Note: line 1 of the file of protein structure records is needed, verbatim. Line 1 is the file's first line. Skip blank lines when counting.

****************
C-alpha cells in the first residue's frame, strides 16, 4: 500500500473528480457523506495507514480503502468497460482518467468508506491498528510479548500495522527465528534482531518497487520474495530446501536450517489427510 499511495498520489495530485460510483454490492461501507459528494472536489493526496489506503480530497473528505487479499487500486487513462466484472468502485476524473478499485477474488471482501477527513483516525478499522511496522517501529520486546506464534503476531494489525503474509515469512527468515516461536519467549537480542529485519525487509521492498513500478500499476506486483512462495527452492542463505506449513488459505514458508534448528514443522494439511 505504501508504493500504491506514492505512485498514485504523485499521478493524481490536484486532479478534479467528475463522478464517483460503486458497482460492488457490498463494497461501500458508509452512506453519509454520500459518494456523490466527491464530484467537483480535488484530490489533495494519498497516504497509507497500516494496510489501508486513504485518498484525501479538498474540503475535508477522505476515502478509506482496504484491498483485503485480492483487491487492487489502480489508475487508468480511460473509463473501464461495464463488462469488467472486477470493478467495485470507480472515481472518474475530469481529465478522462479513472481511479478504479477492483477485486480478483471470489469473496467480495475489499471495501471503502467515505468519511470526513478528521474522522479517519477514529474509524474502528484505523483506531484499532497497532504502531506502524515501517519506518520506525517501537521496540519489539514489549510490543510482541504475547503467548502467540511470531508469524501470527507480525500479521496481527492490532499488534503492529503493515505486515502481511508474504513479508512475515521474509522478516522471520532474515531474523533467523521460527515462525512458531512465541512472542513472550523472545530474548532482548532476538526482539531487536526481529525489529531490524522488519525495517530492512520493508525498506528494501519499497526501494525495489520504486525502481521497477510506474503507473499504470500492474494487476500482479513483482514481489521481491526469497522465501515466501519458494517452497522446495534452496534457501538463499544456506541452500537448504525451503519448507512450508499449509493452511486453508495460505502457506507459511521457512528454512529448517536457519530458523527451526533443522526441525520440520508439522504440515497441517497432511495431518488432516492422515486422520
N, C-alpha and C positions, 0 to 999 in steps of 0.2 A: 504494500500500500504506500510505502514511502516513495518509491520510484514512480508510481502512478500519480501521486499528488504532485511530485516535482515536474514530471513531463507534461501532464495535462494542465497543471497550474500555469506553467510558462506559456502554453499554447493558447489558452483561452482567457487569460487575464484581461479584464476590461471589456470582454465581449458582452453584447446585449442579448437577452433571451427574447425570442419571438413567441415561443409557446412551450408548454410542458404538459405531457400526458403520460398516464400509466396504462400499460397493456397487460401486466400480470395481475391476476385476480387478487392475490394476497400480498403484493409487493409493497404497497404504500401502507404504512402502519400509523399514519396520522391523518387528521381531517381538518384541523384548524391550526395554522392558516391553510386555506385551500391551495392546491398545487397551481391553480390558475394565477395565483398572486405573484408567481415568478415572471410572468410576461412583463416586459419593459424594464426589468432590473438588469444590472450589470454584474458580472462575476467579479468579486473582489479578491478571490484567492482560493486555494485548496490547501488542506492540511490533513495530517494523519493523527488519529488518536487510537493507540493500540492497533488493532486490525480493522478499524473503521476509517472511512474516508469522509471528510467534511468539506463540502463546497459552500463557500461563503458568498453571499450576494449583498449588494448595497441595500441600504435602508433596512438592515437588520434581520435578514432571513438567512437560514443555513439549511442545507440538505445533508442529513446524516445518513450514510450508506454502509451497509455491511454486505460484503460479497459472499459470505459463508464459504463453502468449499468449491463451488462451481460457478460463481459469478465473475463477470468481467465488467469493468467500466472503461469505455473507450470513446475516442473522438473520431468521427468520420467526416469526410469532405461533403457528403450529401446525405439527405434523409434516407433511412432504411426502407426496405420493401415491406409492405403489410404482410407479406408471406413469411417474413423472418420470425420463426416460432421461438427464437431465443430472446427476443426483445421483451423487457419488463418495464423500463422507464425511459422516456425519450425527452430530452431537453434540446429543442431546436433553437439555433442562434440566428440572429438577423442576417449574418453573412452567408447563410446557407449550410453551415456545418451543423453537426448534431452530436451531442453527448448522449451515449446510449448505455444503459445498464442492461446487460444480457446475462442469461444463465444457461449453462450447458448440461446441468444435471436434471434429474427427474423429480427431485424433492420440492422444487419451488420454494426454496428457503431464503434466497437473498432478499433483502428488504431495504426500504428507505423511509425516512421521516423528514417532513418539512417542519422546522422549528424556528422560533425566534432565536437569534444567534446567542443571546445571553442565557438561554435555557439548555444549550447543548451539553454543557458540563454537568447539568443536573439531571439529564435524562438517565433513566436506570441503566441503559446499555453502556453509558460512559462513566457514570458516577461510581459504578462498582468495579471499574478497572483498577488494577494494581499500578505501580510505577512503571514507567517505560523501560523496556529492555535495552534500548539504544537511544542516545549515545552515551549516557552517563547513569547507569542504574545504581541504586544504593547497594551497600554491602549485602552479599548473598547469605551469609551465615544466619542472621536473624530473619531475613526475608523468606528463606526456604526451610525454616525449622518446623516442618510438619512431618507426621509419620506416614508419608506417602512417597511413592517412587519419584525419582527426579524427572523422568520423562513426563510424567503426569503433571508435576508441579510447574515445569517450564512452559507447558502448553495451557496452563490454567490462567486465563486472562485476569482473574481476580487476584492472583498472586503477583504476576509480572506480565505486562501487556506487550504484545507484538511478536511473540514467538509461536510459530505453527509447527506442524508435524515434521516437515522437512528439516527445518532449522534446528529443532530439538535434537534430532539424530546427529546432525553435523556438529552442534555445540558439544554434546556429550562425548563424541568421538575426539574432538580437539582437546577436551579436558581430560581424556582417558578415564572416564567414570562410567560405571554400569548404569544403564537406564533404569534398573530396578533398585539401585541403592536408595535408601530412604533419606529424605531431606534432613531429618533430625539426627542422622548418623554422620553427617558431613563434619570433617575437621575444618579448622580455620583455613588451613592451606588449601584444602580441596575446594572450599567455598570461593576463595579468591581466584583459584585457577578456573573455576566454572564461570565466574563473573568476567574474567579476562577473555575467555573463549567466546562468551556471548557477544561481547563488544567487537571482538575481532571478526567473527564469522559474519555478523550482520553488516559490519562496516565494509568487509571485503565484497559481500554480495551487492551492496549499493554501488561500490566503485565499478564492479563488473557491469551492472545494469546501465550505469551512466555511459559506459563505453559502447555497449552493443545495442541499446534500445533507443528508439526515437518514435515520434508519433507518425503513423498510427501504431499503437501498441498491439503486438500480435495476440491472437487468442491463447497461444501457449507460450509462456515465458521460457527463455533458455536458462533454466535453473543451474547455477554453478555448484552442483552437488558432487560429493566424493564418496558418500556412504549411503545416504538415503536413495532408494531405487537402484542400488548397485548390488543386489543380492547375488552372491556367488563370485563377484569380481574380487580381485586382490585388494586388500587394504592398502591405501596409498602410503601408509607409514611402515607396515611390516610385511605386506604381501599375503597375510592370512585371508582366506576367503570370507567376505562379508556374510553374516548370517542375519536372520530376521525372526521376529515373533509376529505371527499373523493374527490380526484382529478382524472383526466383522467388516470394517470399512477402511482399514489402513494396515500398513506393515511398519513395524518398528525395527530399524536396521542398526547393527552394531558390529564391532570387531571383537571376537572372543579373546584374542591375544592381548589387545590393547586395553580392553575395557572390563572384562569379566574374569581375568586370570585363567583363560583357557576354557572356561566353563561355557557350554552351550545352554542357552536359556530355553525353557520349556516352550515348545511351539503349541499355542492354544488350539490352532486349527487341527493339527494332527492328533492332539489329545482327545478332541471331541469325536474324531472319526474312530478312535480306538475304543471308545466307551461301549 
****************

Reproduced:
C-alpha cells in the first residue's frame, strides 16, 4: 500500500473528480457523506495507514480503502468497460482518467468508506491498528510479548500495522527465528534482531518497487520474495530446501536450517489427510 499511495498520489495530485460510483454490492461501507459528494472536489493526496489506503480530497473528505487479499487500486487513462466484472468502485476524473478499485477474488471482501477527513483516525478499522511496522517501529520486546506464534503476531494489525503474509515469512527468515516461536519467549537480542529485519525487509521492498513500478500499476506486483512462495527452492542463505506449513488459505514458508534448528514443522494439511 505504501508504493500504491506514492505512485498514485504523485499521478493524481490536484486532479478534479467528475463522478464517483460503486458497482460492488457490498463494497461501500458508509452512506453519509454520500459518494456523490466527491464530484467537483480535488484530490489533495494519498497516504497509507497500516494496510489501508486513504485518498484525501479538498474540503475535508477522505476515502478509506482496504484491498483485503485480492483487491487492487489502480489508475487508468480511460473509463473501464461495464463488462469488467472486477470493478467495485470507480472515481472518474475530469481529465478522462479513472481511479478504479477492483477485486480478483471470489469473496467480495475489499471495501471503502467515505468519511470526513478528521474522522479517519477514529474509524474502528484505523483506531484499532497497532504502531506502524515501517519506518520506525517501537521496540519489539514489549510490543510482541504475547503467548502467540511470531508469524501470527507480525500479521496481527492490532499488534503492529503493515505486515502481511508474504513479508512475515521474509522478516522471520532474515531474523533467523521460527515462525512458531512465541512472542513472550523472545530474548532482548532476538526482539531487536526481529525489529531490524522488519525495517530492512520493508525498506528494501519499497526501494525495489520504486525502481521497477510506474503507473499504470500492474494487476500482479513483482514481489521481491526469497522465501515466501519458494517452497522446495534452496534457501538463499544456506541452500537448504525451503519448507512450508499449509493452511486453508495460505502457506507459511521457512528454512529448517536457519530458523527451526533443522526441525520440520508439522504440515497441517497432511495431518488432516492422515486422520